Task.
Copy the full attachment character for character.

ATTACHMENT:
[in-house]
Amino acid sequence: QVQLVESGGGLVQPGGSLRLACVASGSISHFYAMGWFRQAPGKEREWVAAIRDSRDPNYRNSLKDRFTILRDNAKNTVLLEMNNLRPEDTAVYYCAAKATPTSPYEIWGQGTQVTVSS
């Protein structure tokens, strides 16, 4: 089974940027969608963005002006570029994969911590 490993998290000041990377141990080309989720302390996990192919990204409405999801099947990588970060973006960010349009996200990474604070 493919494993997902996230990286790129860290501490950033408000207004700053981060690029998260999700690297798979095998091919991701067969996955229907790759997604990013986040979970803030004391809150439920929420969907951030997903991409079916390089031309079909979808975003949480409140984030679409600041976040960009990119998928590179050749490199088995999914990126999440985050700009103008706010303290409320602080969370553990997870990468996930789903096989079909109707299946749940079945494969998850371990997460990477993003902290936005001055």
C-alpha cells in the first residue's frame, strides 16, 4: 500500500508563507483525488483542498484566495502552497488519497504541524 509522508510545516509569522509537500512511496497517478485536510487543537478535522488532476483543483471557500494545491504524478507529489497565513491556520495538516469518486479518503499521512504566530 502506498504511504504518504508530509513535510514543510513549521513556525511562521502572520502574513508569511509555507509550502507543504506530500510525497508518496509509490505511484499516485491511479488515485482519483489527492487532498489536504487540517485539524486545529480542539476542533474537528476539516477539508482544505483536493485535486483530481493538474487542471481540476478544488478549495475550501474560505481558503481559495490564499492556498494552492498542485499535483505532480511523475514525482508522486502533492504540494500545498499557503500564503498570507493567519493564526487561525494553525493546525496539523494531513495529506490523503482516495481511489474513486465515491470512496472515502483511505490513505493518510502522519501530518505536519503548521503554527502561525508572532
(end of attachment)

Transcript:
[in-house]
Amino acid sequence: QVQLVESGGGLVQPGGSLRLACVASGSISHFYAMGWFRQAPGKEREWVAAIRDSRDPNYRNSLKDRFTILRDNAKNTVLLEMNNLRPEDTAVYYCAAKATPTSPYEIWGQGTQVTVSS
């Protein structure tokens, strides 16, 4: 089974940027969608963005002006570029994969911590 490993998290000041990377141990080309989720302390996990192919990204409405999801099947990588970060973006960010349009996200990474604070 493919494993997902996230990286790129860290501490950033408000207004700053981060690029998260999700690297798979095998091919991701067969996955229907790759997604990013986040979970803030004391809150439920929420969907951030997903991409079916390089031309079909979808975003949480409140984030679409600041976040960009990119998928590179050749490199088995999914990126999440985050700009103008706010303290409320602080969370553990997870990468996930789903096989079909109707299946749940079945494969998850371990997460990477993003902290936005001055």
C-alpha cells in the first residue's frame, strides 16, 4: 500500500508563507483525488483542498484566495502552497488519497504541524 509522508510545516509569522509537500512511496497517478485536510487543537478535522488532476483543483471557500494545491504524478507529489497565513491556520495538516469518486479518503499521512504566530 502506498504511504504518504508530509513535510514543510513549521513556525511562521502572520502574513508569511509555507509550502507543504506530500510525497508518496509509490505511484499516485491511479488515485482519483489527492487532498489536504487540517485539524486545529480542539476542533474537528476539516477539508482544505483536493485535486483530481493538474487542471481540476478544488478549495475550501474560505481558503481559495490564499492556498494552492498542485499535483505532480511523475514525482508522486502533492504540494500545498499557503500564503498570507493567519493564526487561525494553525493546525496539523494531513495529506490523503482516495481511489474513486465515491470512496472515502483511505490513505493518510502522519501530518505536519503548521503554527502561525508572532